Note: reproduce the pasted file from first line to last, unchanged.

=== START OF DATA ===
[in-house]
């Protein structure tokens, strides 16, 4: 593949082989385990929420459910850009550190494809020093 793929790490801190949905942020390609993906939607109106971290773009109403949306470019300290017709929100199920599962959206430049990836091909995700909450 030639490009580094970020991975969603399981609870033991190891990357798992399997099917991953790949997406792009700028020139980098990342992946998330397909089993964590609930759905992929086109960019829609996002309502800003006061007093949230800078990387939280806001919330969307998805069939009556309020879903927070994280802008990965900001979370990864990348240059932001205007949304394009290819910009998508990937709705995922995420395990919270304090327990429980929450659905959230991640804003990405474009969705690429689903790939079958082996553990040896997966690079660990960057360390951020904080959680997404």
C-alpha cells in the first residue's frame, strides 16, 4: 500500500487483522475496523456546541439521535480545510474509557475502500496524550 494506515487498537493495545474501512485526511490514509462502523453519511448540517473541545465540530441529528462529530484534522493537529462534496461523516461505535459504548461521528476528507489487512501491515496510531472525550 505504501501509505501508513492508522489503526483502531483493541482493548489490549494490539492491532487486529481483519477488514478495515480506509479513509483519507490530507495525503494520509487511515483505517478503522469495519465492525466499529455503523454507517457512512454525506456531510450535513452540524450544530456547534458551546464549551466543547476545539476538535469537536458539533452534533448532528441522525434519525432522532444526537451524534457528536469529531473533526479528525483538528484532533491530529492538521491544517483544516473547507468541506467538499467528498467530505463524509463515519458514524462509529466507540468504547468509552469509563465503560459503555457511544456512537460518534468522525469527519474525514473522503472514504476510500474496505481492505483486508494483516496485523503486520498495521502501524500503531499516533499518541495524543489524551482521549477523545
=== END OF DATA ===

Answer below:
[in-house]
């Protein structure tokens, strides 16, 4: 593949082989385990929420459910850009550190494809020093 793929790490801190949905942020390609993906939607109106971290773009109403949306470019300290017709929100199920599962959206430049990836091909995700909450 030639490009580094970020991975969603399981609870033991190891990357798992399997099917991953790949997406792009700028020139980098990342992946998330397909089993964590609930759905992929086109960019829609996002309502800003006061007093949230800078990387939280806001919330969307998805069939009556309020879903927070994280802008990965900001979370990864990348240059932001205007949304394009290819910009998508990937709705995922995420395990919270304090327990429980929450659905959230991640804003990405474009969705690429689903790939079958082996553990040896997966690079660990960057360390951020904080959680997404």
C-alpha cells in the first residue's frame, strides 16, 4: 500500500487483522475496523456546541439521535480545510474509557475502500496524550 494506515487498537493495545474501512485526511490514509462502523453519511448540517473541545465540530441529528462529530484534522493537529462534496461523516461505535459504548461521528476528507489487512501491515496510531472525550 505504501501509505501508513492508522489503526483502531483493541482493548489490549494490539492491532487486529481483519477488514478495515480506509479513509483519507490530507495525503494520509487511515483505517478503522469495519465492525466499529455503523454507517457512512454525506456531510450535513452540524450544530456547534458551546464549551466543547476545539476538535469537536458539533452534533448532528441522525434519525432522532444526537451524534457528536469529531473533526479528525483538528484532533491530529492538521491544517483544516473547507468541506467538499467528498467530505463524509463515519458514524462509529466507540468504547468509552469509563465503560459503555457511544456512537460518534468522525469527519474525514473522503472514504476510500474496505481492505483486508494483516496485523503486520498495521502501524500503531499516533499518541495524543489524551482521549477523545